Papers - Schedule Development & Control

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Schedule Development & Control Topics:

 - Schedule development

 - Schedule forecasting and control




Schedule development

Publications Provided to Delegates by Mr. Steve Wake

(for personal use only):

-  The Scheduling Maturity Model (APM UK) - Measuring schedule maturity: Download the book



Baked In Optimism – Why so many projects fail. 2023 Webinar, Patrick Weaver.

This webinar looks at two processes that are ‘baked into’ standard project management estimating and control to show how recommended good practices are still optimistically biased.
- When preparing an estimate good practice recommends using Monte Carlo to determine an appropriate contingency and the level of risk to accept. However, the typical range distributions used are biased – they ignore the ‘long tail’.
- When reporting progress, the estimating bias should be identified and rectified to offer a realistic projection of a project outcome. Standard cost and schedule processes typically fail to adequately deal with this challenge meaning the final time and cost overruns are not predicted until late in the project.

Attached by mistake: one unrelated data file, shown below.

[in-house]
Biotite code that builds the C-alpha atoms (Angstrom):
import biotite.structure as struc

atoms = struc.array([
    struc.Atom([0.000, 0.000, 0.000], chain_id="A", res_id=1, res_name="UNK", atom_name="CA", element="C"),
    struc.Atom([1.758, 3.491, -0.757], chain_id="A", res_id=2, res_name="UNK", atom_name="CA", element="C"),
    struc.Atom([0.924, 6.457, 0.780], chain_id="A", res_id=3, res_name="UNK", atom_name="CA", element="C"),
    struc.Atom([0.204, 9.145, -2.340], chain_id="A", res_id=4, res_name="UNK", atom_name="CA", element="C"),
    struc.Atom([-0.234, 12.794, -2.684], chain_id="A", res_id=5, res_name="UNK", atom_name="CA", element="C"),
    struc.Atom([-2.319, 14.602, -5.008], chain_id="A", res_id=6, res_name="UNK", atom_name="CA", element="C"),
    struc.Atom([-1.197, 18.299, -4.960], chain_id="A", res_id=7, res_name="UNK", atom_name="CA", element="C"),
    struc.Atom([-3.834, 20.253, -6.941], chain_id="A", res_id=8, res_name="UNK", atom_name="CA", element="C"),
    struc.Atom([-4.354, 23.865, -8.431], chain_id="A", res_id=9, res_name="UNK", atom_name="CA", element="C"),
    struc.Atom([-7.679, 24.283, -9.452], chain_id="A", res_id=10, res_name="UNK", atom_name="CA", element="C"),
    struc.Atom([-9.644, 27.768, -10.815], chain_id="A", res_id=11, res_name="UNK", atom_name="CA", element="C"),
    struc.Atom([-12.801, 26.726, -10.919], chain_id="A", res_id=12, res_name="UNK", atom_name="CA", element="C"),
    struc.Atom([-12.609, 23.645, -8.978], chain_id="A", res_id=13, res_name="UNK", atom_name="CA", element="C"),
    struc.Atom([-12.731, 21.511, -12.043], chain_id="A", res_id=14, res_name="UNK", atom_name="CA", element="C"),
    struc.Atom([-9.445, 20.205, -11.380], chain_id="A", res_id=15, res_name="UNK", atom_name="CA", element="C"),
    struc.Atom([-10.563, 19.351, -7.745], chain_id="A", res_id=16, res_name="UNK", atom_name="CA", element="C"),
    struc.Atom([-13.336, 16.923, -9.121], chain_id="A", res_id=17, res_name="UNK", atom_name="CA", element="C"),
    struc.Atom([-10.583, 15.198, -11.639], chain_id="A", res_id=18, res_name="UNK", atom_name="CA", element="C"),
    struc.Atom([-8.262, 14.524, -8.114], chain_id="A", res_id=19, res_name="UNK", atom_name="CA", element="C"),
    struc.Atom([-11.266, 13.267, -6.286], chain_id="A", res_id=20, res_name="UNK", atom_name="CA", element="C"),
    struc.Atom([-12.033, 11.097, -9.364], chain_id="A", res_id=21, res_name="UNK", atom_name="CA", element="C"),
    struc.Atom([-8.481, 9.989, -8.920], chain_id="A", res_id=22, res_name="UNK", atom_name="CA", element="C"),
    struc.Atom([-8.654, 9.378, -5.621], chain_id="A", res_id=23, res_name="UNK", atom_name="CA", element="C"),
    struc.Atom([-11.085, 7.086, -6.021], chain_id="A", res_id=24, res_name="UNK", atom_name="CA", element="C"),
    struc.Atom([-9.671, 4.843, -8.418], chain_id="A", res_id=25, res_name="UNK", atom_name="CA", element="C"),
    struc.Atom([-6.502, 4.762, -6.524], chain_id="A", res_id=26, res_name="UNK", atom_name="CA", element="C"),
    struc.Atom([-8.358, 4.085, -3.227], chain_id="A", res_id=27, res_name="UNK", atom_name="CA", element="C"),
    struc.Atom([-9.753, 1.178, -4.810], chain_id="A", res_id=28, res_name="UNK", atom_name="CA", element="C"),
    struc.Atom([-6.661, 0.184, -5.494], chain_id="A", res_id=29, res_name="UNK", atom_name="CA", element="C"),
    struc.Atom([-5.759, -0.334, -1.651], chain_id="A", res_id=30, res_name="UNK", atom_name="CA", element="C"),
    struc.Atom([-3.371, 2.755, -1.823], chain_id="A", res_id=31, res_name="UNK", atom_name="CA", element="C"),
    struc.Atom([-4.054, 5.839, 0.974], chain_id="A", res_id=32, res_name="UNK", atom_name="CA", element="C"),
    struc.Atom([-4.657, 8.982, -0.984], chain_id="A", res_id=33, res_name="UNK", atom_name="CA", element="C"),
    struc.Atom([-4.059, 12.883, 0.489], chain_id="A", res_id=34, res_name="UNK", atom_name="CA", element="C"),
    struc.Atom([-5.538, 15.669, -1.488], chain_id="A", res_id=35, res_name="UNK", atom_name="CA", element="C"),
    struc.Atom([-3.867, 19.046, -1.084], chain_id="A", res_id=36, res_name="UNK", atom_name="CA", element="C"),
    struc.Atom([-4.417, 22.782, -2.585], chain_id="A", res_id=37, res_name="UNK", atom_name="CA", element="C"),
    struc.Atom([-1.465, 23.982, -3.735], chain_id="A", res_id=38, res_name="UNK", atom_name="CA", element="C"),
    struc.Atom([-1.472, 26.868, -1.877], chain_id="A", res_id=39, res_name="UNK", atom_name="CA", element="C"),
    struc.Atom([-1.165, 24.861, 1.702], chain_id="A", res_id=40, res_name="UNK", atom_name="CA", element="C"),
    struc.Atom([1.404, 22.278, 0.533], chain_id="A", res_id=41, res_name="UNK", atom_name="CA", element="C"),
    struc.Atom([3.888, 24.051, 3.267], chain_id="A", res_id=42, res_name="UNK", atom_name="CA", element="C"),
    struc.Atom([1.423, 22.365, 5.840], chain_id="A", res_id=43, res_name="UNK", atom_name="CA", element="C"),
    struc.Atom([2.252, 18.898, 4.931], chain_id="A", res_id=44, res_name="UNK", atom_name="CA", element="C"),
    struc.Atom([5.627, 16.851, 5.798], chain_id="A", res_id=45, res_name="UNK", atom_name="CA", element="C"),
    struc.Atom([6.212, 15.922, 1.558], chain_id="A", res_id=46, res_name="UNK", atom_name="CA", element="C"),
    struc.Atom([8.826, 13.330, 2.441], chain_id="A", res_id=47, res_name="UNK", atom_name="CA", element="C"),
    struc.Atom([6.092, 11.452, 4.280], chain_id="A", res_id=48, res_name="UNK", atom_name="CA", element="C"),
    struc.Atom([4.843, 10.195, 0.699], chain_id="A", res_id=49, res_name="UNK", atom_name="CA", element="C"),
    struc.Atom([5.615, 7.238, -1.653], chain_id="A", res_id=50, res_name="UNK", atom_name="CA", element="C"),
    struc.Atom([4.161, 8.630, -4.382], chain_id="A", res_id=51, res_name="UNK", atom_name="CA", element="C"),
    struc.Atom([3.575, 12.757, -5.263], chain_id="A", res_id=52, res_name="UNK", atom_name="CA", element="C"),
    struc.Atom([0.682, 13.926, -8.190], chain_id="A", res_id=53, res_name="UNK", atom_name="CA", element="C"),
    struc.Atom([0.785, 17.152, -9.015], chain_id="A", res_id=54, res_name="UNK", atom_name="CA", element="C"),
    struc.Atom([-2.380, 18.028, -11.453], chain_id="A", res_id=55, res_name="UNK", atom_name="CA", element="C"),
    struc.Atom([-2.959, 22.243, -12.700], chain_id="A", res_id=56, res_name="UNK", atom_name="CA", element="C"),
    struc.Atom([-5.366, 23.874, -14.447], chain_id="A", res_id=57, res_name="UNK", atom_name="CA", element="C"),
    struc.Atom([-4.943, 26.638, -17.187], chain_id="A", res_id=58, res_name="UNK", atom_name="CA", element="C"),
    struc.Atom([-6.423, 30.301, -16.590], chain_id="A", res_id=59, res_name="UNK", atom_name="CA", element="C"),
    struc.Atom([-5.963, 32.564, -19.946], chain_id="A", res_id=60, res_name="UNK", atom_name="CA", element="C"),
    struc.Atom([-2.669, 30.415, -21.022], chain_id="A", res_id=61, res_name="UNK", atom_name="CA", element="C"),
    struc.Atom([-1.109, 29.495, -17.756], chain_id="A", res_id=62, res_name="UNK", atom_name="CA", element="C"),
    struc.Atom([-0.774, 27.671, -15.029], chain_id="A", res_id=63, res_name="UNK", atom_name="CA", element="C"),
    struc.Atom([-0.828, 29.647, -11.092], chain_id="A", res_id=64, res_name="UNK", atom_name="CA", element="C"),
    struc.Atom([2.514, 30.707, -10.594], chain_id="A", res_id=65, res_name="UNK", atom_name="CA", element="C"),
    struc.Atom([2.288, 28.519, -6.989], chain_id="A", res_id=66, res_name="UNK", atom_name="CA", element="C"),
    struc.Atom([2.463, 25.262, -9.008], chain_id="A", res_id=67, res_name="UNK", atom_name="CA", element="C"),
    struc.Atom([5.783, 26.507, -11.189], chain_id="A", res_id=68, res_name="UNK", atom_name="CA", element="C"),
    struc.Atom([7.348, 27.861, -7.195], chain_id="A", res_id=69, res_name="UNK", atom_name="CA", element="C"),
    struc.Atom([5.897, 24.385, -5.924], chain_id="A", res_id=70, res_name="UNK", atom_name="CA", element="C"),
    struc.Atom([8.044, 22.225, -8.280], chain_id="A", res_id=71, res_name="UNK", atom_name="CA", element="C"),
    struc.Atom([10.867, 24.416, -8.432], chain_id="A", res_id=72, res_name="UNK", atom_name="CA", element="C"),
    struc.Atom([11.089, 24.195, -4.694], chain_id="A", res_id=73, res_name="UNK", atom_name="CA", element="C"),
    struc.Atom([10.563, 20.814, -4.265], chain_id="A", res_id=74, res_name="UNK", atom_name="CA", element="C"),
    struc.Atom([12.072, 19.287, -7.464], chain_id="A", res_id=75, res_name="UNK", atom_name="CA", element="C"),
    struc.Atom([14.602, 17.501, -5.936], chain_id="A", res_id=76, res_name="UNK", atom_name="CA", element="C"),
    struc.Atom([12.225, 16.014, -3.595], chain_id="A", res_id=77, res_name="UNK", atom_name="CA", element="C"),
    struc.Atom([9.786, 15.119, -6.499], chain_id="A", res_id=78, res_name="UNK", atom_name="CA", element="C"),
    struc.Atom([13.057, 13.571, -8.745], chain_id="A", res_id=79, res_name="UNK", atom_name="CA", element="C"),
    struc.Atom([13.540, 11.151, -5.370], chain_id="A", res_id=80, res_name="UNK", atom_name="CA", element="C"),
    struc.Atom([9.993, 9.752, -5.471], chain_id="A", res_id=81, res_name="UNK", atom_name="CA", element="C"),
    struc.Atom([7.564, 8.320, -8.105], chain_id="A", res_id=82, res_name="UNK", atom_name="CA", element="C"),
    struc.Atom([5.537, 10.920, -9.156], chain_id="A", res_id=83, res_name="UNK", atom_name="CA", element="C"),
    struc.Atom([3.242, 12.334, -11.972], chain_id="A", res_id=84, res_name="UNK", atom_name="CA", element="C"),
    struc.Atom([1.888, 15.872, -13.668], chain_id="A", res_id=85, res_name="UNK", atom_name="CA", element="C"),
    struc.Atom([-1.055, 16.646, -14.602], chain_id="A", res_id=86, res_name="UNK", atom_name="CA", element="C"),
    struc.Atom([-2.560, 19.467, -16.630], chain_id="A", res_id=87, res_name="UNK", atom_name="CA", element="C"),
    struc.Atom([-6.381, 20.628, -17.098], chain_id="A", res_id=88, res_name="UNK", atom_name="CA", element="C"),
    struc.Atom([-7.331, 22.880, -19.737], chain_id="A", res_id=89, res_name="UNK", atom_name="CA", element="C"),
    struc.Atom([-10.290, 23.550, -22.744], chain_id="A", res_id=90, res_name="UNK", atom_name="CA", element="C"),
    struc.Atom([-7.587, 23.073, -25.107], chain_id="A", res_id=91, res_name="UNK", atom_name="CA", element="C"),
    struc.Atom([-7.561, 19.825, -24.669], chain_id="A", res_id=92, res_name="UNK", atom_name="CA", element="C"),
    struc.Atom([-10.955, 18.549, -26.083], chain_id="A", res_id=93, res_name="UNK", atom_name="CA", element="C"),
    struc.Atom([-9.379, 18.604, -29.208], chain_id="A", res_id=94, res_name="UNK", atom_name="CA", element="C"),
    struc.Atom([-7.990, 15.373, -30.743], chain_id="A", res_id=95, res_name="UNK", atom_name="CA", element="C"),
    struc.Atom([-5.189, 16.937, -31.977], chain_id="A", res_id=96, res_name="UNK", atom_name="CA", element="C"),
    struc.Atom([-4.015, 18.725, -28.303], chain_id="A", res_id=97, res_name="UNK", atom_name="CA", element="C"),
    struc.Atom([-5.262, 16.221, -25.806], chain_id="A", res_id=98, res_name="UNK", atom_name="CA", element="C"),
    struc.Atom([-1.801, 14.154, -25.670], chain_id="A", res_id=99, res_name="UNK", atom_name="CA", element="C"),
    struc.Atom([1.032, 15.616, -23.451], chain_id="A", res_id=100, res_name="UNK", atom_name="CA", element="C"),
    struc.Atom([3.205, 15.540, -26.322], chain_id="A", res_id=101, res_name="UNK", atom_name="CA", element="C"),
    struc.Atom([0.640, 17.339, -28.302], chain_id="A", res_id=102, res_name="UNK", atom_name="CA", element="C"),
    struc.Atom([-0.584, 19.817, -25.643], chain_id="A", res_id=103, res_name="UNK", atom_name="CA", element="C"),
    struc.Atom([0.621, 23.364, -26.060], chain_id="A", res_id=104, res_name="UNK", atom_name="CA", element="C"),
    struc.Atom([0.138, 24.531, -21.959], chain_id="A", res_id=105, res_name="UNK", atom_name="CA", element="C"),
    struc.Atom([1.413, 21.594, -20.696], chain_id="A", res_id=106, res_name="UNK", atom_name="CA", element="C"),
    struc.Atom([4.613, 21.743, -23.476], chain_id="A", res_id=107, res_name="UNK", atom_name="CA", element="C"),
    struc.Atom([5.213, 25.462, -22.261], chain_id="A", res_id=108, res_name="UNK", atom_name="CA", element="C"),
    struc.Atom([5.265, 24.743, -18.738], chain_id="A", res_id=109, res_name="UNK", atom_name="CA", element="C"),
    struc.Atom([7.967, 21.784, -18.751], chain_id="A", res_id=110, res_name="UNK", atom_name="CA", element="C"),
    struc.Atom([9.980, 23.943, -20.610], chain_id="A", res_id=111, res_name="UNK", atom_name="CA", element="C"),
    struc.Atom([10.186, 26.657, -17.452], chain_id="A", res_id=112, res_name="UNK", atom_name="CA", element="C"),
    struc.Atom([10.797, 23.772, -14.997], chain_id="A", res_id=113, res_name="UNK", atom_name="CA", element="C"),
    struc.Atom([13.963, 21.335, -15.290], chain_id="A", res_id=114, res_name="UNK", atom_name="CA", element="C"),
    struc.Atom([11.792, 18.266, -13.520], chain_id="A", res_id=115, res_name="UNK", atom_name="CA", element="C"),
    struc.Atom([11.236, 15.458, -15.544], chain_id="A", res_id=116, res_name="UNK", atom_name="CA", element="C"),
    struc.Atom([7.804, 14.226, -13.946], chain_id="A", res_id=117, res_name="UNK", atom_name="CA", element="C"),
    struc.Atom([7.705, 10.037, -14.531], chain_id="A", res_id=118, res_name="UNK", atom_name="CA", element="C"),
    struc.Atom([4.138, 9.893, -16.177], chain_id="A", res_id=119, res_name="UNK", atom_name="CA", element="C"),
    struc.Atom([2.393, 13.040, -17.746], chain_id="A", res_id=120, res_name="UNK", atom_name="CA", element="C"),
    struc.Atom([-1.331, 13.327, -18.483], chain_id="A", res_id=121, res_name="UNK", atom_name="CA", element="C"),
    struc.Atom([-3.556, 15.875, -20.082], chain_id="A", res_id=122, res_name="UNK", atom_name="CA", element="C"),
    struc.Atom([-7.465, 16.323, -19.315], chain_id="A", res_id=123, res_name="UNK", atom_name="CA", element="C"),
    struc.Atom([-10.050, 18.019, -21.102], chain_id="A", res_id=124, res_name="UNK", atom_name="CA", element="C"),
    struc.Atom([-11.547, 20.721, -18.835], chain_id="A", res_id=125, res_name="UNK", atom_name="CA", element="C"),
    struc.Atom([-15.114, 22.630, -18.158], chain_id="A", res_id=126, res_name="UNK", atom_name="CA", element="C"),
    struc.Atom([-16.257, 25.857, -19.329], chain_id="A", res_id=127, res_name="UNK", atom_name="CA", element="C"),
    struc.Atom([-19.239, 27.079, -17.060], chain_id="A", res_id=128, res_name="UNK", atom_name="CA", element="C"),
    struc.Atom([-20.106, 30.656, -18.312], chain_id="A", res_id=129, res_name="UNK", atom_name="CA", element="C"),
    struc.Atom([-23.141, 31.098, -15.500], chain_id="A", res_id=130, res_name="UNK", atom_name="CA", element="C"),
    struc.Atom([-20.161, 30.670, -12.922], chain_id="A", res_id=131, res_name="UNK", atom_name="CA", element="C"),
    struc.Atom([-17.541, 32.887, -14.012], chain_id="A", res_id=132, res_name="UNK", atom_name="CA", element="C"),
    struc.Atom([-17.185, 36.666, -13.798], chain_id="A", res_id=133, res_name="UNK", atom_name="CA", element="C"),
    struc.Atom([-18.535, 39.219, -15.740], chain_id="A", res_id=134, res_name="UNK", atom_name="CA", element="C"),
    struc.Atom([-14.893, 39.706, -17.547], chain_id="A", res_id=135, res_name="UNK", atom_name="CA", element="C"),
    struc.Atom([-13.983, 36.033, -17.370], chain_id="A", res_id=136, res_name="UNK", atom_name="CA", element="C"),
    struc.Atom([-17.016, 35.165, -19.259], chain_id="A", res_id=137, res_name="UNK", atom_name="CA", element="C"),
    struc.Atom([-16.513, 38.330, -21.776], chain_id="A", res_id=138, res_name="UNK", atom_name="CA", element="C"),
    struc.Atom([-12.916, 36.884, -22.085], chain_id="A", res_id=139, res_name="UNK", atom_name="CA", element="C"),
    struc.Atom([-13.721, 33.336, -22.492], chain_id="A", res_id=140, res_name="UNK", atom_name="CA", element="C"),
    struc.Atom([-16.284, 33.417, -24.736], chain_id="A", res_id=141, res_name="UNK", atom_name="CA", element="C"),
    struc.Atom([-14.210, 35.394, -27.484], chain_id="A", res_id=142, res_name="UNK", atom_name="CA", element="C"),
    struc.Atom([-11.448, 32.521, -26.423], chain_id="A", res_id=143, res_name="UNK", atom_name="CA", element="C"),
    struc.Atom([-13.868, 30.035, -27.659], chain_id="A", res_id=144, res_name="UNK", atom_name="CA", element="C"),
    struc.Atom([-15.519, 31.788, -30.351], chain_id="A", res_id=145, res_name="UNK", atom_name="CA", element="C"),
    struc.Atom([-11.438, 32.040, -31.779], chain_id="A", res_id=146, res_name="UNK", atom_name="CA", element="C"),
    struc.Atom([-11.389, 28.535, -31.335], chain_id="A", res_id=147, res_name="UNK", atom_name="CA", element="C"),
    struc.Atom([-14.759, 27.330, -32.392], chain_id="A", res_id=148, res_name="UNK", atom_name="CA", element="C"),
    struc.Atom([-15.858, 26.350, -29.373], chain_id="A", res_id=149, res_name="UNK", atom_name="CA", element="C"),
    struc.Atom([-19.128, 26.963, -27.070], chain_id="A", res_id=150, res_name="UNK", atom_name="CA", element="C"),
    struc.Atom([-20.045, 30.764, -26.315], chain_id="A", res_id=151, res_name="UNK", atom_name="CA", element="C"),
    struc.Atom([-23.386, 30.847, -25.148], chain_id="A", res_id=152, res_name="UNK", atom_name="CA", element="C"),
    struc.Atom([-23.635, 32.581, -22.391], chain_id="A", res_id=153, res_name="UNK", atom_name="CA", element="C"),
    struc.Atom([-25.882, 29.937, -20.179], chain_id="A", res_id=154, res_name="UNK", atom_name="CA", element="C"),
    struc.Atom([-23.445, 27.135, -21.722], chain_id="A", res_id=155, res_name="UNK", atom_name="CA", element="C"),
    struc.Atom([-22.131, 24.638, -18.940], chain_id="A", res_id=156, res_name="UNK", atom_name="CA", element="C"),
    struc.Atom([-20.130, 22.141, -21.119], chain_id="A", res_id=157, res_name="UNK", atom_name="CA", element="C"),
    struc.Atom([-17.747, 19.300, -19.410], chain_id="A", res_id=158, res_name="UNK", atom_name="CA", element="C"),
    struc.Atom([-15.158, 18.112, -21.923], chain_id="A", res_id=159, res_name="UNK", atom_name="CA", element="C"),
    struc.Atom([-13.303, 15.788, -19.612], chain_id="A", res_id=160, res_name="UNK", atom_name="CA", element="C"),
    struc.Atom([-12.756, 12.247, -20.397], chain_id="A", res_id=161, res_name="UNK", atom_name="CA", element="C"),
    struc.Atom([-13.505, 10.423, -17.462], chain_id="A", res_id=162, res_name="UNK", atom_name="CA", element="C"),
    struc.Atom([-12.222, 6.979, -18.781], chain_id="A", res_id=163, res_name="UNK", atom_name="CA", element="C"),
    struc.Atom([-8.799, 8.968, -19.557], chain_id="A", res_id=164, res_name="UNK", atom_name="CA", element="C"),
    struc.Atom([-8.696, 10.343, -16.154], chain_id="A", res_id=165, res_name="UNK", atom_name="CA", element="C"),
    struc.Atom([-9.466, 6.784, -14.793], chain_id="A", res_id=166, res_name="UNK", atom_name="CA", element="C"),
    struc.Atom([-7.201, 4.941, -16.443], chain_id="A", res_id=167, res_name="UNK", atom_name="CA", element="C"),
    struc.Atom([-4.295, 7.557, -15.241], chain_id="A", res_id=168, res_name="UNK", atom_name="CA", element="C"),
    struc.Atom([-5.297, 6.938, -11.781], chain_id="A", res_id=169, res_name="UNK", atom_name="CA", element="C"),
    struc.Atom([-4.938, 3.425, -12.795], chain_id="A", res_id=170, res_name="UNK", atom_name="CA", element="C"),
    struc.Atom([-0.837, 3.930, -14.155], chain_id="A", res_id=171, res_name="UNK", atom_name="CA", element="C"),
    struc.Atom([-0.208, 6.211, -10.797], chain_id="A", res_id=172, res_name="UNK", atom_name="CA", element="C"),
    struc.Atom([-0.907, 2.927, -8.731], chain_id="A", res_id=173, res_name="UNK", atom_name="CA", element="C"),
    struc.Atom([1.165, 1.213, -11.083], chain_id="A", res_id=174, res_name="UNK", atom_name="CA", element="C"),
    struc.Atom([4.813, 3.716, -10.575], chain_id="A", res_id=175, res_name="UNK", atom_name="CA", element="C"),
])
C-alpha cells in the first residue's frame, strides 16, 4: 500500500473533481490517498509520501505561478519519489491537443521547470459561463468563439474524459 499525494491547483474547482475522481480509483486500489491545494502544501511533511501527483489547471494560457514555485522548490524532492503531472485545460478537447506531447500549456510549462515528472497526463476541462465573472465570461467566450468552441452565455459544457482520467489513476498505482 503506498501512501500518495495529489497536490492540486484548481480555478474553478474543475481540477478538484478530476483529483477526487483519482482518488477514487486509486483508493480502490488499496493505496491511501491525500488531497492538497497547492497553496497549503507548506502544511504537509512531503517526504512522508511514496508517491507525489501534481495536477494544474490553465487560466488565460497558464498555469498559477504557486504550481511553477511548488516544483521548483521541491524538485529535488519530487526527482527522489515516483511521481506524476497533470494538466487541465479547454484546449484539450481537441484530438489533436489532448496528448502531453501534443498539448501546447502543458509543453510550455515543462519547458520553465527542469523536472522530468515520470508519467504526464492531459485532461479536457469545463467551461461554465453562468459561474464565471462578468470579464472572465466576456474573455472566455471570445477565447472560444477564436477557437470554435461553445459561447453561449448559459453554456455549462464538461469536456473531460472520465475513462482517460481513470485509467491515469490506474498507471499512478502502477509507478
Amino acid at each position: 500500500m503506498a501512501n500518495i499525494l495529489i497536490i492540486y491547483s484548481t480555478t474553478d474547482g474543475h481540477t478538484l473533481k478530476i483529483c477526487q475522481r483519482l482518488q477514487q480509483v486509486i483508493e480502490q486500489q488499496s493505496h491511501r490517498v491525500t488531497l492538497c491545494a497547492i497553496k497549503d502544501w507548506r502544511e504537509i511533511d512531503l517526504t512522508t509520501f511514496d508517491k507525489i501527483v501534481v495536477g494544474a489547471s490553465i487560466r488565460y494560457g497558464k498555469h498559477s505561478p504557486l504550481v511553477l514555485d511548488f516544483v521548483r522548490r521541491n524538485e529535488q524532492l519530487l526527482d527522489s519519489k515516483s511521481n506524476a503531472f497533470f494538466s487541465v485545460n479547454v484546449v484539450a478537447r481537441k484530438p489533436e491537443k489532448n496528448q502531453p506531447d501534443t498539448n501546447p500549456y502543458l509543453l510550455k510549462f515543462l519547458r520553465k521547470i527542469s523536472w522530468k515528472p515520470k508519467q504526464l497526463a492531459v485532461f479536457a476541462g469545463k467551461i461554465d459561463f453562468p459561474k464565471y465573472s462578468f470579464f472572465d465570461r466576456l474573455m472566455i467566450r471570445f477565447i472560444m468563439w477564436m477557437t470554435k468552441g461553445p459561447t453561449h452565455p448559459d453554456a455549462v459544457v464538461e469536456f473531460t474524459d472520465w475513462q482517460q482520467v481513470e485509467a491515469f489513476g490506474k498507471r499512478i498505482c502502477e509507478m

This webinar highlights at least some of the causes for these problems. Solving the cultural and management issues is for another time. 

Click through to view the webinar


Why Is My Schedule Slipping - and what can I do about it?  2023, Angela Tuffley.

According to a Gartner Survey (2012) "The single most common reason that projects are considered a failure is because they are substantially late". Two-thirds of the survey respondents consider the challenges of bringing projects in on time, on budget and with the agreed functionality as the primary causes of project failure. Schedule slippage is a symptom of any number of problems or causes occurring on a project. Identifying root causes of schedule slippage is not always easy but is necessary if schedule slippage is to be remedied and managed.

The Schedule Confidence Risk Assessment Methodology (SCRAM) utilises the Root Cause Analysis of Schedule Slippage (RCASS) to identify why project schedules are slipping. Once identified, projects can then mitigate risks and implement corrective actions. This presentation will provide an overview of RCASS with real examples of risks and issues identified in over 50 SCRAM Reviews. After this presentation you will:

• Understand of the Root Cause Analysis of Schedule Slippage (RCASS) methodology

• Be aware of the Schedule Confidence Risk Assessment Methodology (SCRAM)

• Be empowered to develop more robust, risk tolerant schedules.

Download the presentation.


Pull Planning using Project Flow Diagrams. 2023: Wayne Greenwood.